October 2016

LCID's Jason Upton Discovers How Cells Recognize Influenza Virus

Influenza virus infects millions of people and causes nearly half a million deaths per year worldwide (WHO Ref. 1). As flu season approaches, UT-Austin Researcher Jason Upton, with collaborators at Fox Chase Cancer Center, St. Jude’s Children’s Hospital and Icahn School of Medicine, has uncovered an unexpected piece in the puzzle of how host organisms detect and respond to influenza.

Influenza A virus, a virus that uses RNA to pass along its genetic information and propagate itself, replicates in epithelial cells of the airway in the respiratory track. The replicating virus can damage airways and compromise lung function, resulting in the symptoms of respiratory illness and inflammation associated with flu.  If the host immune system isn’t able to control the virus, this can be fatal. 

Dr. Upton and colleagues are looking closely at what happens on a molecular level when Influenza A infects a mammalian cell. Previous work had shown that Influenza A virus infection activates a key protein kinase called RIPK3, triggering two crucial cell death pathways, (1) necroptosis and (2) apoptosis (Nogusa et al., 2016).  These pathways lead to the efficient ‘suicide’ of infected cells, which prevents them from becoming virus factories that overwhelm and kill the host.  However, crucial details on how RIPK3 was activated remained a mystery.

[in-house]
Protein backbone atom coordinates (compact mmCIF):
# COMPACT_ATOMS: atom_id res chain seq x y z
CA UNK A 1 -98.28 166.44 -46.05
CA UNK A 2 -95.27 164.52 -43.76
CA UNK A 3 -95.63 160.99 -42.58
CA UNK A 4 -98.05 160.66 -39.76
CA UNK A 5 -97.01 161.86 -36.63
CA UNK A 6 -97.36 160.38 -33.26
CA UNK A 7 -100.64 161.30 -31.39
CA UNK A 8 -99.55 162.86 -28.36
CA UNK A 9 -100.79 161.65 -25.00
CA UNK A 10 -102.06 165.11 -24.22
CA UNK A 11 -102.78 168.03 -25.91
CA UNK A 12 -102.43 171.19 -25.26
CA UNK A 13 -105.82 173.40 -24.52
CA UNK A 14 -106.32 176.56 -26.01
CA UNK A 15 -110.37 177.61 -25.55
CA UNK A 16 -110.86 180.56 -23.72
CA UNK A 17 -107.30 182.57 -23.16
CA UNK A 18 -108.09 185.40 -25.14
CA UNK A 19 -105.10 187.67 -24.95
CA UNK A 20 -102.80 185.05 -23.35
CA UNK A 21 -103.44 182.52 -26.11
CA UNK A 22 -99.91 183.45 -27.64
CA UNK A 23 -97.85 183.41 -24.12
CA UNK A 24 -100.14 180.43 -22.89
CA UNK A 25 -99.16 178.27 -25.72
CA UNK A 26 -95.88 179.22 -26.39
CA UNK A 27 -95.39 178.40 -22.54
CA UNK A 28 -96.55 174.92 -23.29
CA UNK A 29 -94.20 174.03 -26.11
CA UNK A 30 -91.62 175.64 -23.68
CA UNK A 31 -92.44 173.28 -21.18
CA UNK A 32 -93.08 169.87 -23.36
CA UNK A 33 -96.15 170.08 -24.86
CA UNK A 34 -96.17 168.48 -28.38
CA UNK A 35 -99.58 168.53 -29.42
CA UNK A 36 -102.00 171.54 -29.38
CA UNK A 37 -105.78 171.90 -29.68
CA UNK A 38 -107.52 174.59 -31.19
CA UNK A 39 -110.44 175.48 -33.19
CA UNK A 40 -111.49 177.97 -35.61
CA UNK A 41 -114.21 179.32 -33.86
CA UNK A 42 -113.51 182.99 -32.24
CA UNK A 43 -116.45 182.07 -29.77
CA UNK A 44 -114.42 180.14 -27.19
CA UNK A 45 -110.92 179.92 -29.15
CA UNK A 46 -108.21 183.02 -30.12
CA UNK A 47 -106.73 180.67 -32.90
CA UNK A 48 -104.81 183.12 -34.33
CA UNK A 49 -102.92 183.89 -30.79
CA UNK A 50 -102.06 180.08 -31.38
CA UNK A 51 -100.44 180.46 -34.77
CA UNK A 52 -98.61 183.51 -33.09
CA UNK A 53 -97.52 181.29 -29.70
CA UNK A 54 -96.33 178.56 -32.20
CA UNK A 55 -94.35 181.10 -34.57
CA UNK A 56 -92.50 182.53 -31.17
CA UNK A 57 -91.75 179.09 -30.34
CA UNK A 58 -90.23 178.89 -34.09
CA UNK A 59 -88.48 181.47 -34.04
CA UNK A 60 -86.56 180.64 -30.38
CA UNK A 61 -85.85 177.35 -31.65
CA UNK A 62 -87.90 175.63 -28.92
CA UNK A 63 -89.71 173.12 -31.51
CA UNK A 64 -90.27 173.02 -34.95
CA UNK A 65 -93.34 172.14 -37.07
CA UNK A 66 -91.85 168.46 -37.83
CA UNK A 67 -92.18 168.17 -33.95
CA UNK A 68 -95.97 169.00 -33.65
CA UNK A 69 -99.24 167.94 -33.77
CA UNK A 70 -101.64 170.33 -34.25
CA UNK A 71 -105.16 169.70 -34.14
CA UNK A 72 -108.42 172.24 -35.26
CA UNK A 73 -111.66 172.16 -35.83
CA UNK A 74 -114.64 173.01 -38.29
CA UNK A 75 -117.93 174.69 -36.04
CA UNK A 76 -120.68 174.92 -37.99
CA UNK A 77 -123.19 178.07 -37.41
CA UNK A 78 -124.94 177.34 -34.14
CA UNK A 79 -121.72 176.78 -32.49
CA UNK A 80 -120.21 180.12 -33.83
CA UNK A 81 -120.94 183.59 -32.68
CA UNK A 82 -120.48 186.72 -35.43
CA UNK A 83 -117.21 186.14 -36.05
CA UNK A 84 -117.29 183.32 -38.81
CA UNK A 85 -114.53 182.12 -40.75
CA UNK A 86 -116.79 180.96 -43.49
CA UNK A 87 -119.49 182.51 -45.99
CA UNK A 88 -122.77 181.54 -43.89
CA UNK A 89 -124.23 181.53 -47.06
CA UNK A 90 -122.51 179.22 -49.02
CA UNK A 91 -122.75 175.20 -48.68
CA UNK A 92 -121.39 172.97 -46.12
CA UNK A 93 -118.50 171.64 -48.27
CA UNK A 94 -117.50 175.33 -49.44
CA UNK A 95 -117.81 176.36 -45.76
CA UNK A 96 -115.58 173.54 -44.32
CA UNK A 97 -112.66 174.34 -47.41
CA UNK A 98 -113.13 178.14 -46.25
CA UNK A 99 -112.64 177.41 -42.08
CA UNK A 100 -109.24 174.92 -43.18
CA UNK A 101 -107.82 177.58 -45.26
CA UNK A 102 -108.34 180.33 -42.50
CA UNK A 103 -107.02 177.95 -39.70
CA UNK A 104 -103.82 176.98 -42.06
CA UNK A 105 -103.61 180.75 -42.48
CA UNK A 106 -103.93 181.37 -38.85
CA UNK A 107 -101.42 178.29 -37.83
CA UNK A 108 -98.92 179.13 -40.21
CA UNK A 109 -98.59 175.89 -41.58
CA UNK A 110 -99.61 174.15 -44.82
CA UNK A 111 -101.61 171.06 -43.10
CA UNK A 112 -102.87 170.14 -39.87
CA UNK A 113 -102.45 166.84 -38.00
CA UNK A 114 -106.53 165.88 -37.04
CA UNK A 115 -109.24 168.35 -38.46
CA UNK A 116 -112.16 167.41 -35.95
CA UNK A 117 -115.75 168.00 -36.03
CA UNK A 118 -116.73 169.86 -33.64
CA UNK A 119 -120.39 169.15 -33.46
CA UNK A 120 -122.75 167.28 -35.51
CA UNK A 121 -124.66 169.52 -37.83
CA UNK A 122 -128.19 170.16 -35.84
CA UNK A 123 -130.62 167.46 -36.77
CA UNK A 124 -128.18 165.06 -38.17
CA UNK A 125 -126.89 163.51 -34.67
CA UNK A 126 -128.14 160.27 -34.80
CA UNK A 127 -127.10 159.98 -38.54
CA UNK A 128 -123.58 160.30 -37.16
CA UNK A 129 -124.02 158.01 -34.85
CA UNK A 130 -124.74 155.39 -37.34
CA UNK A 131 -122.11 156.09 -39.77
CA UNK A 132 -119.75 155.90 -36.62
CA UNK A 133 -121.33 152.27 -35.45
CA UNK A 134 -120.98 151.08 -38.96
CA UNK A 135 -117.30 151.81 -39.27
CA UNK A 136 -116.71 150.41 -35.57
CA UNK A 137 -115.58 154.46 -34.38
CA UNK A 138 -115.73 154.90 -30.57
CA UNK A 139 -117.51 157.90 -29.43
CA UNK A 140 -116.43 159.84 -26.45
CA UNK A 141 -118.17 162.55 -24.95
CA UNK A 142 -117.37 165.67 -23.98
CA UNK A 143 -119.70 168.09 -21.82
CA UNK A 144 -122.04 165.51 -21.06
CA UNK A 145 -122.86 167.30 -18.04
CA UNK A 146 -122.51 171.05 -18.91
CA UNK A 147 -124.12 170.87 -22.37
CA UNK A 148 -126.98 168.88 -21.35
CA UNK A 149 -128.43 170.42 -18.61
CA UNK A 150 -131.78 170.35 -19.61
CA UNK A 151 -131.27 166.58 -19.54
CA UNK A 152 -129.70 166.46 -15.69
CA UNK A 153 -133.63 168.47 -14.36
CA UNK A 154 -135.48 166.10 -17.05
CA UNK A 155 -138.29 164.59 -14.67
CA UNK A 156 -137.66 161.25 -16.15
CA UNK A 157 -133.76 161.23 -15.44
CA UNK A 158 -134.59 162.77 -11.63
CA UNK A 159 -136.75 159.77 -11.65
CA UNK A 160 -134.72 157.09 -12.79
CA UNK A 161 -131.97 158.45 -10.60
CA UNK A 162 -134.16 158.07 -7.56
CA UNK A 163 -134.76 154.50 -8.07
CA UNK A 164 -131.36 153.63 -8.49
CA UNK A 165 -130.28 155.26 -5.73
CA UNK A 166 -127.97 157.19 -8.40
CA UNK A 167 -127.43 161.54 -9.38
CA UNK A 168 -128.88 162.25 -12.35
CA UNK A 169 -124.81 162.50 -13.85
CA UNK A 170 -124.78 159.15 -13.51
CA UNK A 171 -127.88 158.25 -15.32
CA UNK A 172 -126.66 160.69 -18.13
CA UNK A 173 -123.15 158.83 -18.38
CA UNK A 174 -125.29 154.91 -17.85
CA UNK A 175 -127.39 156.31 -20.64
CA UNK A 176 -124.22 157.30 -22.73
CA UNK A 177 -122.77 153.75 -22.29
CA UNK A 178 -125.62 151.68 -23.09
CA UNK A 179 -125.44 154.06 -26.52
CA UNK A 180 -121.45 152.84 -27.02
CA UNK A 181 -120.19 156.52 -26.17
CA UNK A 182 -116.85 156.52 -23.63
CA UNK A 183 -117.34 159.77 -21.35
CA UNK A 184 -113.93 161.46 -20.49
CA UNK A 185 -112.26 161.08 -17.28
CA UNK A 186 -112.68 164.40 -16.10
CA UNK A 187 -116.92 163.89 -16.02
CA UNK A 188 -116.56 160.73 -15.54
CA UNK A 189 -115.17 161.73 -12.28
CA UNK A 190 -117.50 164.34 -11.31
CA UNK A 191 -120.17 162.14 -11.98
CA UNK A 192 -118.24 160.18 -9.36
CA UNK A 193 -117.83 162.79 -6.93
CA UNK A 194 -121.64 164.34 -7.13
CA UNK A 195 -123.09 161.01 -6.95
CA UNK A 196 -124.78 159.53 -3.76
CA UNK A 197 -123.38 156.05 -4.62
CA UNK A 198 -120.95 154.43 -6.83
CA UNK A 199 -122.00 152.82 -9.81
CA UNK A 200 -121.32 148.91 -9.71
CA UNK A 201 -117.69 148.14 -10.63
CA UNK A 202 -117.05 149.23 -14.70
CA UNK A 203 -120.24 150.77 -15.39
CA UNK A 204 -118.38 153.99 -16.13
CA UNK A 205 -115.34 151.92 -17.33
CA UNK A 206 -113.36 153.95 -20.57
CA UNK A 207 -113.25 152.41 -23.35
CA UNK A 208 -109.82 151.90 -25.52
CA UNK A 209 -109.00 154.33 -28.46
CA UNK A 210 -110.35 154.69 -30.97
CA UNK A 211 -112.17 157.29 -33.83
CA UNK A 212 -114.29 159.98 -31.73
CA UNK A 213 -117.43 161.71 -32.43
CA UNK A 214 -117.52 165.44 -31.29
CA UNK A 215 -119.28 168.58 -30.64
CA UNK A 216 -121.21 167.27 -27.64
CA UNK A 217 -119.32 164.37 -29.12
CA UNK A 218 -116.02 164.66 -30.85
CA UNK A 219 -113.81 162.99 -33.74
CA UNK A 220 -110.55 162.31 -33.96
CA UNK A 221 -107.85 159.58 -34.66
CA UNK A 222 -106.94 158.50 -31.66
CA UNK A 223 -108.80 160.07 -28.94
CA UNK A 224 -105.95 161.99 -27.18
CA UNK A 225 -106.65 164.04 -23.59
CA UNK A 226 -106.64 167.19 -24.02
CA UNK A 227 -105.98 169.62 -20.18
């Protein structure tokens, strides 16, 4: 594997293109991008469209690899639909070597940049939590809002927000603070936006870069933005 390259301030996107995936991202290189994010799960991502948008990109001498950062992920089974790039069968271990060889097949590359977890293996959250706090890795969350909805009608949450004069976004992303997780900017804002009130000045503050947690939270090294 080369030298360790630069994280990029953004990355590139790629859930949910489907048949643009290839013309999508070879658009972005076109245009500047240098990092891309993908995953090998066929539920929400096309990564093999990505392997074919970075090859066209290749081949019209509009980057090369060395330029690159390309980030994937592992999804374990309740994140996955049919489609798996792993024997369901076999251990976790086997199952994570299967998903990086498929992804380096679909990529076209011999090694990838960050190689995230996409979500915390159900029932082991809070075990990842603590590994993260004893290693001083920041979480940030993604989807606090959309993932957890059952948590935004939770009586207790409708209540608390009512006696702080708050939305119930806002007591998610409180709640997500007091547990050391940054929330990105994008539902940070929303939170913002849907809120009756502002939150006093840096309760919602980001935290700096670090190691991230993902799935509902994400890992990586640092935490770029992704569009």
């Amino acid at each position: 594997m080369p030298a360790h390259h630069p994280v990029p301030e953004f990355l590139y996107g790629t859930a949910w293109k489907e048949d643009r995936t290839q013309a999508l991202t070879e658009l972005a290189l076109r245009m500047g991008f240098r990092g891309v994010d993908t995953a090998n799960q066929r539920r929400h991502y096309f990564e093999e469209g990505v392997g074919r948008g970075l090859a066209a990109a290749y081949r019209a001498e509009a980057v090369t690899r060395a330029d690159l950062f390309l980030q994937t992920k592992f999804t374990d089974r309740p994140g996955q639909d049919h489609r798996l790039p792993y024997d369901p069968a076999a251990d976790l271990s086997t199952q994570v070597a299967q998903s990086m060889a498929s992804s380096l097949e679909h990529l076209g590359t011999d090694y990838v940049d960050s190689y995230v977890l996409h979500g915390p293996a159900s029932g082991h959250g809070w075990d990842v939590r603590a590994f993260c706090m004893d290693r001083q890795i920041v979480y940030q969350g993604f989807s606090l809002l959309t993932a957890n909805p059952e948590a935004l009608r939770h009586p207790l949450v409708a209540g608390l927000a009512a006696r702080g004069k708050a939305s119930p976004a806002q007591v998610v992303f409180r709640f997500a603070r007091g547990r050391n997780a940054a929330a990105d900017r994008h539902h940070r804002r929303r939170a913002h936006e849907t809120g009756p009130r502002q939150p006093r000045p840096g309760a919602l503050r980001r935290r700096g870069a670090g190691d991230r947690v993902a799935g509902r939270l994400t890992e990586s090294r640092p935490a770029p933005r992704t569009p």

In their most recent publication, these  researchers have identified the cellular host protein that allows cells to detect the presence of influenza virus and self-destruct (Thapa et al., 2016). The protein is called DNA-dependent Activator of Interferon regulator factors, or DAI for short. As its name suggests, DAI was initially described as a sensor for DNA that escaped its normal compartment, the nucleus.  It has also been shown to activate RIPK3-dependent cell death in response to some viruses with DNA genomes, such as herpesviruses (Upton et al., 2012).   However, after ruling out more likely candidates, the team tested whether DAI also plays an important role linking influenza, an RNA virus, to the activation of RIPK3.

Illustration by Angel Syrett

The group showed that, during infection, DAI recognizes and binds directly to Influenza A RNA genomes and this recognition allows it to associate with, and activate RIPK3.  In turn, the kinase induces necroptosis and apoptosis through the effector proteins MLKL or RIPK1, respectively.  The team demonstrated this in cultured cells, showing that cells lacking DAI are resistant to both cell death pathways triggered by Influenza A, as well as showing that mice lacking DAI are unable to control Influenza A replication and succumb to lethal respiratory infection by this virus. Therefore, DAI’s role as an RNA sensor in mammalian cells is important for survival of flu virus infection. It is the critical missing puzzle piece between Influenza A replication and RIPK3 activation, and it provides exciting new avenues for further research and potential therapeutic strategies.


1. World Health Organization (WHO), “Influenza (seasonal)” (Fact sheet no. 211, WHO, 2014)

2. Nogusa et al., July 2016

3. Thapa et al., October 2016

4. Upton et al., March 2012

Further reading:

1. DAI / ZBP1

2. Influenza (CDC)